The venue represents immediate title aspirations and the minutia of championship preparation for one side of the rivalry. It represents a more distant end goal for the other.
University of Denver and Colorado College hockey are at opposite junctures as programs, but when the Battle for the Gold Pan comes to Ball Arena for the first time in the history of the 80-year rivalry Friday (7 p.m. MT), the experience and local exposure will be mutual.
“For our fans to be able to see us where the Avalanche play and what hockey means to this community … was important to us moving this game down there,” DU coach David Carle said this week.
He also has a practical advantage in mind, one that illustrates Denver’s stature as college hockey royalty: playing on the Avalanche’s ice will prepare players for what to expect on postseason stages, such as the NCAA Frozen Four (set for the Lightning’s Amalie Arena this year).
“That’s a little bit of why we wanted to do it, was to give our players that opportunity to play in an NHL building,” Carle said. “Obviously we plan to be in St. Paul for the NCHC Frozen Faceoff, our league championships, at the end of the season. And then hopefully end the year down in Tampa.”
“That does get you ready for games like the Frozen Four, when you’re playing in front of a sold-out NHL building,” attested forward Carter Mazur, who experienced it first-hand last season. “That’s pretty special.”
The Pioneers (19-7, 10-4 NCHC) are defending national champs with sights set on a repeat. The Tigers (10-13-1, 6-7-1) are in their second season of a program reset under coach Kris Mayotte, who brings his own national title-winning resume from Providence College, where he was an assistant. Mayotte was also on the U.S. National Junior Team staff that won gold at the 2021 World Junior Championship.
He inherited a CC program that has been on the wrong end of a lopsided Gold Pan recently. Denver has won seven consecutive matchups and 11 of the last 13, outscoring CC 19-2 in a four-game sweep last season.
“We did hand it to them pretty well,” Mazur said. “So I feel like they’re looking for revenge.”
Mayotte understands the significance of the rivalry. This will be the 333rd game in series history, second-most between any two NCAA hockey teams — only behind Michigan-Michigan State, which he also experienced as a Wolverines assistant. But he also understands the steady climb his program faces, and that it would be unwise for him to focus too much of his energy on grabbing hold of this rivalry.
“If I’m being completely honest, it’s not even on our radar just yet,” he told The Post via phone. “We have steps we have to take in this program. Obviously a big one is that when we get going, we want this rivalry to be back to what it was. We want this to be a top-five matchup in the country. … But it’s a day-to-day process.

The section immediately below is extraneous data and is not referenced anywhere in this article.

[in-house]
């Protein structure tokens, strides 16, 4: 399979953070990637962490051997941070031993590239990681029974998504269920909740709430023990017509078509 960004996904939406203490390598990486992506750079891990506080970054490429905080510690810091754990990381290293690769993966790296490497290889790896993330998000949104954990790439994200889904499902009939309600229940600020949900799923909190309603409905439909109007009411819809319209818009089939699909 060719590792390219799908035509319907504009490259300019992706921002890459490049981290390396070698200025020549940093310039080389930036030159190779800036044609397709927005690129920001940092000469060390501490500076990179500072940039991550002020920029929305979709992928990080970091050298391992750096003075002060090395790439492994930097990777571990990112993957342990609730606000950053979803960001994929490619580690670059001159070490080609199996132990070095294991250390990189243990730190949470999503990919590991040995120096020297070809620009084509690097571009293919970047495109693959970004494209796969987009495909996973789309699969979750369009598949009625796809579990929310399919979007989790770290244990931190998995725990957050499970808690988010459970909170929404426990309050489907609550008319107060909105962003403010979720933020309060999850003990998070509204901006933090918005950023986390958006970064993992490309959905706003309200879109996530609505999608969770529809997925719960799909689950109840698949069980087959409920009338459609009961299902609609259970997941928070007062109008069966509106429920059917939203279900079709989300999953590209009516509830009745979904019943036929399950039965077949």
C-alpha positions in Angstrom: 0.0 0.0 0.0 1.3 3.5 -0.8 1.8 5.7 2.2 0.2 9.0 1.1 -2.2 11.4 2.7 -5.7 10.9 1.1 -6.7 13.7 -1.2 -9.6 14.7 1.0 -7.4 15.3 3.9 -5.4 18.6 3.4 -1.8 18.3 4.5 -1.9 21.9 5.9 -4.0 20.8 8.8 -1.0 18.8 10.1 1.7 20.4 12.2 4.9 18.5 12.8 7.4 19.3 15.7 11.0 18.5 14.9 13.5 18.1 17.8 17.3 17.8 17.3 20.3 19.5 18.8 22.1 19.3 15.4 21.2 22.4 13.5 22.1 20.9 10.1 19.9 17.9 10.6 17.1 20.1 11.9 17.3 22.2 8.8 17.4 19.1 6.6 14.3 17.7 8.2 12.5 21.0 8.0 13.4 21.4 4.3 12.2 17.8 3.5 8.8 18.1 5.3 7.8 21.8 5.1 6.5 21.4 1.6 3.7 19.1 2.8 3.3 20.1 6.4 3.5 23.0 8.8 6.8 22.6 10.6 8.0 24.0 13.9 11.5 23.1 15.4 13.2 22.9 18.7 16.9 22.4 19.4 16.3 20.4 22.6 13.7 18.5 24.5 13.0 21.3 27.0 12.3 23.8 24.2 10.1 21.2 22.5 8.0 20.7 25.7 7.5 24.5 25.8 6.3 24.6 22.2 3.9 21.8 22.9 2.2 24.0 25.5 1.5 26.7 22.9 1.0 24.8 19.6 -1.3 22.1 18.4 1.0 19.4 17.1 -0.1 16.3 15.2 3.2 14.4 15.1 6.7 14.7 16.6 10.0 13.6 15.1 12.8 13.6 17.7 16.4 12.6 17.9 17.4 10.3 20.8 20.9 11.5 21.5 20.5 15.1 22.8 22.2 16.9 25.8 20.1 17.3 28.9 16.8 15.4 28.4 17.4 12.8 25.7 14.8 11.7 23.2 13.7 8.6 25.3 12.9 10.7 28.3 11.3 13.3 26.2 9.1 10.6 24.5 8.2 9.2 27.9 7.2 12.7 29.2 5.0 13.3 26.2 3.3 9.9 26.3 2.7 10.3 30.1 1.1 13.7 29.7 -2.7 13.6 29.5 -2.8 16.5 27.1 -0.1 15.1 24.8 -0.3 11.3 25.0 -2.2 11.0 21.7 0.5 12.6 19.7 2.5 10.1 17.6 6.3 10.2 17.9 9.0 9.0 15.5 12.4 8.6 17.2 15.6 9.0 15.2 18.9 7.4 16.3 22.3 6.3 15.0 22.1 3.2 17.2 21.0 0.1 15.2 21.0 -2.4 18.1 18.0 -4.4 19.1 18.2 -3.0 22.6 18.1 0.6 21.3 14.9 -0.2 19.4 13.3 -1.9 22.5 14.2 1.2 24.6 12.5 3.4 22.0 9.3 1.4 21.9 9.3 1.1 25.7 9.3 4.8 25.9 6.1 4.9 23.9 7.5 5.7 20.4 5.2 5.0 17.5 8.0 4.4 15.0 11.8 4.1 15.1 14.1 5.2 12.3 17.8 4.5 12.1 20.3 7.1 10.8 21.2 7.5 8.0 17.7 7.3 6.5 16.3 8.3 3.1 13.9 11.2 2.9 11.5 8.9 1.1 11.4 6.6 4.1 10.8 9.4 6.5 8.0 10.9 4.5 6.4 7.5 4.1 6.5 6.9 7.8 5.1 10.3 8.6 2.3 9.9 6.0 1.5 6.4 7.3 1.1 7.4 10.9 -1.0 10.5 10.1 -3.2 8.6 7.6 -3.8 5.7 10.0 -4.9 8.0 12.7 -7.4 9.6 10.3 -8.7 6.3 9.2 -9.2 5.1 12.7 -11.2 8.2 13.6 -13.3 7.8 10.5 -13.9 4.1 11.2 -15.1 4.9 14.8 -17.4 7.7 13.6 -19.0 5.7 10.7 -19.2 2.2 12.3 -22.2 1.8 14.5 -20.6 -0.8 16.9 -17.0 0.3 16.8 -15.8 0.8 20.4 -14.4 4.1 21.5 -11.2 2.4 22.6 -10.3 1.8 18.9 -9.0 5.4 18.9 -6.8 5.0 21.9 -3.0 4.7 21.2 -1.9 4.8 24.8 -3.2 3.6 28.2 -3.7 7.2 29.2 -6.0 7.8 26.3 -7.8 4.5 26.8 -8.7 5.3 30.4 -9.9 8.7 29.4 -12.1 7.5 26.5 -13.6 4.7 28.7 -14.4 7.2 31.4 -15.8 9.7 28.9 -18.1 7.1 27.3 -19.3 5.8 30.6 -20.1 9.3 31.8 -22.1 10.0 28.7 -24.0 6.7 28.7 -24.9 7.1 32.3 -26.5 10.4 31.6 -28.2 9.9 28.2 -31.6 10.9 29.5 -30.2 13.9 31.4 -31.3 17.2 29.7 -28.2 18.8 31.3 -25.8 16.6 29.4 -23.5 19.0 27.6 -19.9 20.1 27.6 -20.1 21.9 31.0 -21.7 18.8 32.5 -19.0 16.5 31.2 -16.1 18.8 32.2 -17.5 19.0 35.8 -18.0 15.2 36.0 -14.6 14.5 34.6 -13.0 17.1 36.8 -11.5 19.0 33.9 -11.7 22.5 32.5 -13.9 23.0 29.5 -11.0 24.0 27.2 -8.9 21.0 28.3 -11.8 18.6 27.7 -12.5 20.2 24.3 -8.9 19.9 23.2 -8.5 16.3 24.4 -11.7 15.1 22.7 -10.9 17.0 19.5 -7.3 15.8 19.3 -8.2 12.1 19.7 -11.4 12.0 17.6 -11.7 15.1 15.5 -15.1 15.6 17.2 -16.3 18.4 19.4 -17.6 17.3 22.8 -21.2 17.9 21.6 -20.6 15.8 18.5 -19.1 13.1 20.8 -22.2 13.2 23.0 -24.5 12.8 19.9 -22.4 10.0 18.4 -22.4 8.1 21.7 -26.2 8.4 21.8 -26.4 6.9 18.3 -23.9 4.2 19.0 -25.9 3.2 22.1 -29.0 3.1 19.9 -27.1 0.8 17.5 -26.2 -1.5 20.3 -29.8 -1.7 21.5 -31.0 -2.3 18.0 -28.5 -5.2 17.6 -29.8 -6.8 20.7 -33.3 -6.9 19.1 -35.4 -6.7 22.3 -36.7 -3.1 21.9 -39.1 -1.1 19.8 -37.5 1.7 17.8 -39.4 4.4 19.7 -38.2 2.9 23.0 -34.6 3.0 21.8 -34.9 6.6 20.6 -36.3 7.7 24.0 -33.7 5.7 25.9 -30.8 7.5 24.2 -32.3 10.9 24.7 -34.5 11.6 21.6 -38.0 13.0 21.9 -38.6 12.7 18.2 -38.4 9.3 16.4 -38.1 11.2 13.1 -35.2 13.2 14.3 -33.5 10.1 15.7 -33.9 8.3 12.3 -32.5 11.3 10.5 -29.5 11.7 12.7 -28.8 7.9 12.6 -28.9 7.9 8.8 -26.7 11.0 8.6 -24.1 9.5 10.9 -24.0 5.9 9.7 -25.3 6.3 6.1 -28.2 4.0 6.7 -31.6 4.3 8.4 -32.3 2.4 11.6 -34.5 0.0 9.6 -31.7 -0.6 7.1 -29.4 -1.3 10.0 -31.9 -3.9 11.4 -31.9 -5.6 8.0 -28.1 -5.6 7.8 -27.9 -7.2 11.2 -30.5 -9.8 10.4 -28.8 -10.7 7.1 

“We don’t start a season thinking, ‘Can we catch DU?’ We’re not out recruiting, thinking, ‘Can we catch DU?’ We focus on the type of program we want to be.”
He has still managed to wrangle talent. First-year starting goalie Kaidan Mbereko was the starter for Team USA at the 2022 World Juniors last August. He enters Friday’s game with a .920 save percentage and plenty of institutional knowledge of the rivalry. He’s from Aspen, his brother attends DU, and he’s close with Pioneers such as Mazur, a teammate on the 2022 U.S. team.
“For a lot of the year, Kaidan has arguably been our best player,” Mayotte said. The goalie matchup might be the main event, with DU’s Magnus Chrona fresh off his 100th career start and a 136-minute shutout streak. The senior goalie has been a rock for the Pioneers, even as they enter the weekend on a rare two-game skid.
The connections between rosters are endless. DU’s leading goal-scorer (Mazur with 17) and CC’s (Hunter McKown with 14) have crossed paths at World Juniors. Mayotte has worked with opponents like Mazur and Sean Behrens in Team USA settings. Everybody knows everybody in the Colorado hockey community, where players tend to work out together during offseasons. Gone are the days of unmitigated hate between rivals.
“But I think one of the things that makes rivalries great,” Mayotte said, “is that you forget about those things for two hours.”
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